Background: In women at increased risk for breast and ovarian cancer, the identification of a mutation in breast cancer gene 1 (BRCA1) and BRCA2 has important implications for screening and prevention counseling. Uncertainty regarding the role of BRCA1 and BRCA2 testing in high-risk women from diverse ancestral backgrounds exists because of variability in prevalence estimates of deleterious (disease-associated) mutations in non-white populations. In this study, the authors examined the prevalence of BRCA1 and BRCA2 mutations in an ethnically diverse group of women who were referred for genetic testing.
Methods: In this cross-sectional analysis, the prevalence of BRCA1 and BRCA2 mutations was assessed in a group of non-Ashkenazi Jewish women who underwent genetic testing.
Results: From 1996 to 2006, 46,276 women who met study criteria underwent DNA full-sequence analysis of the BRCA1 and BRCA2 genes. Deleterious mutations were identified in 12.5% of women, and recurrent deleterious mutations (prevalence >2%) were identified in all ancestral groups. Women of non-European descent were younger (mean age, 45.9 years; standard deviation [SD], 11.6 years) than European women (mean age, 50 years; SD, 11.9 years; P < .001). Women of African (15.6%; odds ratio [OR], 1.3 [95% confidence interval (95% CI), 1.1-1.5]) and Latin American (14.8%; OR, 1.2 [95% CI, 1.1-1.4]) ancestries had a significantly higher prevalence of deleterious BRCA1 and BRCA2 mutations compared with women of Western European ancestry (12.1%), primarily because of an increased prevalence of BRCA1 mutations in those 2 groups. Non-European ethnicity was associated strongly with having a variant of uncertain significance; however, reclassification decreased variant reporting (from 12.8%-->5.9%), and women of African ancestry experienced the largest decline (58%).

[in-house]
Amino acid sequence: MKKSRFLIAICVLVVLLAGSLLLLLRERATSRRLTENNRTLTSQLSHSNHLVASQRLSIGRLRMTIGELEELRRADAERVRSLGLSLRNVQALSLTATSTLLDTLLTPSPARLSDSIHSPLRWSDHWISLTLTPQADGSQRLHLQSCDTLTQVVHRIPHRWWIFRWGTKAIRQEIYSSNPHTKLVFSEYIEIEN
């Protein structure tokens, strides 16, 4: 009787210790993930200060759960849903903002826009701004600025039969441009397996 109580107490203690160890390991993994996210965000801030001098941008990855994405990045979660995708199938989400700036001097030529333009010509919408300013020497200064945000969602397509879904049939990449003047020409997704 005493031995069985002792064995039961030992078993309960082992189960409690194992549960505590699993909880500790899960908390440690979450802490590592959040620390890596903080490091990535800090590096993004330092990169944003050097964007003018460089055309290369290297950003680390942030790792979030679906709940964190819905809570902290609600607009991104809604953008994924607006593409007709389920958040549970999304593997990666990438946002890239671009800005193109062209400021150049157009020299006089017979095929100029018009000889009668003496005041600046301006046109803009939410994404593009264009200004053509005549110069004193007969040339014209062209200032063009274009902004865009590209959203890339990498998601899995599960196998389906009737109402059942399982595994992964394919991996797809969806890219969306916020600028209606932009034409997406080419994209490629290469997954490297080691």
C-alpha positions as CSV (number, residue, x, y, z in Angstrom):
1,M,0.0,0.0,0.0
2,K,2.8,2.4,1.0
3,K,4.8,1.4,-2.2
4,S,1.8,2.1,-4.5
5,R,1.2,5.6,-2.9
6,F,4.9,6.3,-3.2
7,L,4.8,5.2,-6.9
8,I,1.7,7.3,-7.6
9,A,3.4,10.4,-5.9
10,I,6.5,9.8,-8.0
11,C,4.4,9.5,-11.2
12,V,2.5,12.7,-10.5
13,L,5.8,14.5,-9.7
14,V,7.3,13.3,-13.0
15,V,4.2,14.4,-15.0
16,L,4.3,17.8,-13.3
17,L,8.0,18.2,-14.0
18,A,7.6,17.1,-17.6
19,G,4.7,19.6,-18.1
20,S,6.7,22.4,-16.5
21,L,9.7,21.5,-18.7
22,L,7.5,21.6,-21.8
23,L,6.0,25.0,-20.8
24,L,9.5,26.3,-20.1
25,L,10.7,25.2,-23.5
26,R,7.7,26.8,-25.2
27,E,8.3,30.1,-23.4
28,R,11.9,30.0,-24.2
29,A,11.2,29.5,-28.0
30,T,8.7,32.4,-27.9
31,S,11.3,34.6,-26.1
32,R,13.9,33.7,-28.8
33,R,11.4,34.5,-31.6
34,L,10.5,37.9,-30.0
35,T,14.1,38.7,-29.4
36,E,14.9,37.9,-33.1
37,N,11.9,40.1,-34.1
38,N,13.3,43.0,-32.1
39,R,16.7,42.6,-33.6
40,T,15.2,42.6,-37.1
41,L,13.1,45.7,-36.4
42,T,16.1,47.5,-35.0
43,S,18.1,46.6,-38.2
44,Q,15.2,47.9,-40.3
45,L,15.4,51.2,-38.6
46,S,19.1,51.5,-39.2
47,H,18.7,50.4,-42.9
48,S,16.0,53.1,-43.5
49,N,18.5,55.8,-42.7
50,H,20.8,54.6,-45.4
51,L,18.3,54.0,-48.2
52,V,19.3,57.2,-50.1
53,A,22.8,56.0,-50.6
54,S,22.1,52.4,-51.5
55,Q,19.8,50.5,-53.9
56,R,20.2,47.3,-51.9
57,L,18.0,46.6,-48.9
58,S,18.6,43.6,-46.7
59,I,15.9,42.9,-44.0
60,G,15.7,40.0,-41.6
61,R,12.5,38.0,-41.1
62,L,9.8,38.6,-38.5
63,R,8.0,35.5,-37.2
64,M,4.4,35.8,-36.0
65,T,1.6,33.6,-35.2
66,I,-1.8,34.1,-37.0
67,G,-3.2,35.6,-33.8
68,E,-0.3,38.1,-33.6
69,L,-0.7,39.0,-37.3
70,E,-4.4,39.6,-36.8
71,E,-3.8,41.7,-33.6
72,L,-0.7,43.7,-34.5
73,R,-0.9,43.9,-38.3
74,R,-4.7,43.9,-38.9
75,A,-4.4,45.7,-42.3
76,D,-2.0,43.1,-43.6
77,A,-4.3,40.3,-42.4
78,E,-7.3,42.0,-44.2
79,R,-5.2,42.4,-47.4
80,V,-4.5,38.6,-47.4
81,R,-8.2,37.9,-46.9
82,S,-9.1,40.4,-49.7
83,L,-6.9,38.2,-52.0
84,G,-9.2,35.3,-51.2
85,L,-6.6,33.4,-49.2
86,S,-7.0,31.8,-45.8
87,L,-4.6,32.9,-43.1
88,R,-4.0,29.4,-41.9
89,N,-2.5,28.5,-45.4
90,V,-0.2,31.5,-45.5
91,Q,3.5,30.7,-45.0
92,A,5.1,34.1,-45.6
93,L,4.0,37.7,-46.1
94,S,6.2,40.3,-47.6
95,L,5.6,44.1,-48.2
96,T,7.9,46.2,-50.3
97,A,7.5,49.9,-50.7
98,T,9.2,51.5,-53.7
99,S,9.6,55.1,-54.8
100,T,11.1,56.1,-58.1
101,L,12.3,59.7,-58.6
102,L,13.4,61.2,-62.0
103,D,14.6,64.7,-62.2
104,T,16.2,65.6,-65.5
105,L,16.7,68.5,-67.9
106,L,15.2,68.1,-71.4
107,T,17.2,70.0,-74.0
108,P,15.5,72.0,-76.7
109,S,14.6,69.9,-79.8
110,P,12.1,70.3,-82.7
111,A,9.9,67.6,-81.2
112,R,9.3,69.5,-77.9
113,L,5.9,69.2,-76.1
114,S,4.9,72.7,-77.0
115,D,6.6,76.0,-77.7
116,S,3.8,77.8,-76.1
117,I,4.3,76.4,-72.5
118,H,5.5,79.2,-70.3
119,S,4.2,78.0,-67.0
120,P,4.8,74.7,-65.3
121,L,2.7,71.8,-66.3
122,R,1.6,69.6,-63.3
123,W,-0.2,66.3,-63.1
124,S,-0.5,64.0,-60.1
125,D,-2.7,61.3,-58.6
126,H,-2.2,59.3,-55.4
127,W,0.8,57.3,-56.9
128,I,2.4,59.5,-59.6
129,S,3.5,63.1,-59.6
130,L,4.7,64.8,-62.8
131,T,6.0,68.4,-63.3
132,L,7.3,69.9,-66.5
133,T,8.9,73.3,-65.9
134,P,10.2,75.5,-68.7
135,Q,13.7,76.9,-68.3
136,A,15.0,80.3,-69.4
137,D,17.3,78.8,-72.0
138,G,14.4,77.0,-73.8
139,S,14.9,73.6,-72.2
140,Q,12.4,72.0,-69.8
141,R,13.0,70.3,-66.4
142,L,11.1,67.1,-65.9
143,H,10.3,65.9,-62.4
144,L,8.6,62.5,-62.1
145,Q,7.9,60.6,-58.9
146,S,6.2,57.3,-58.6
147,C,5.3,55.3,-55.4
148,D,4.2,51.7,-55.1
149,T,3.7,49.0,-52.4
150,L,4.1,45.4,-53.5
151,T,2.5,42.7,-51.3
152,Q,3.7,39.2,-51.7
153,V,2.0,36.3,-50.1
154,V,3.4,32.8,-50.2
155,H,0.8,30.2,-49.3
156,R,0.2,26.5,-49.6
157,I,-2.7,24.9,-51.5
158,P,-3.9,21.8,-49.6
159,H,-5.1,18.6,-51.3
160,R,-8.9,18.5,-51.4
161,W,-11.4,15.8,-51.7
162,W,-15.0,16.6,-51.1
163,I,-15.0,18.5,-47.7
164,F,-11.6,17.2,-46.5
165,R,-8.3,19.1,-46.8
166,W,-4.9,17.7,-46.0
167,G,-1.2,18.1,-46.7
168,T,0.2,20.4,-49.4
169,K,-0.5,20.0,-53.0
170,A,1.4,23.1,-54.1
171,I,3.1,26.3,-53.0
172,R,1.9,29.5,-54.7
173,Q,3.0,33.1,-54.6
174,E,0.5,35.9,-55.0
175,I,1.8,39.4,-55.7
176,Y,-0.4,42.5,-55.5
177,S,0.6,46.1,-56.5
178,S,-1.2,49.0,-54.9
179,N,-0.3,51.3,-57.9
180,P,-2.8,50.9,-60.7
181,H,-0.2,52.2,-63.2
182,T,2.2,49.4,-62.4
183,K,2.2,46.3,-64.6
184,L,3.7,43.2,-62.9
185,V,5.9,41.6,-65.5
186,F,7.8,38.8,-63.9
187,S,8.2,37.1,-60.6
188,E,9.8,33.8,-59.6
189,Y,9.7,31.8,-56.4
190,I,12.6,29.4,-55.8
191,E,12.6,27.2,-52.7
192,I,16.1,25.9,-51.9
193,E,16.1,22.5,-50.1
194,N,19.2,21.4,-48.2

Conclusions: Mutation prevalence was found to be high among women who were referred for clinical BRCA1 and BRCA2 testing, and the risk was similar across diverse ethnicities. BRCA1 and BRCA2 testing is integral to cancer risk assessment in all high-risk women.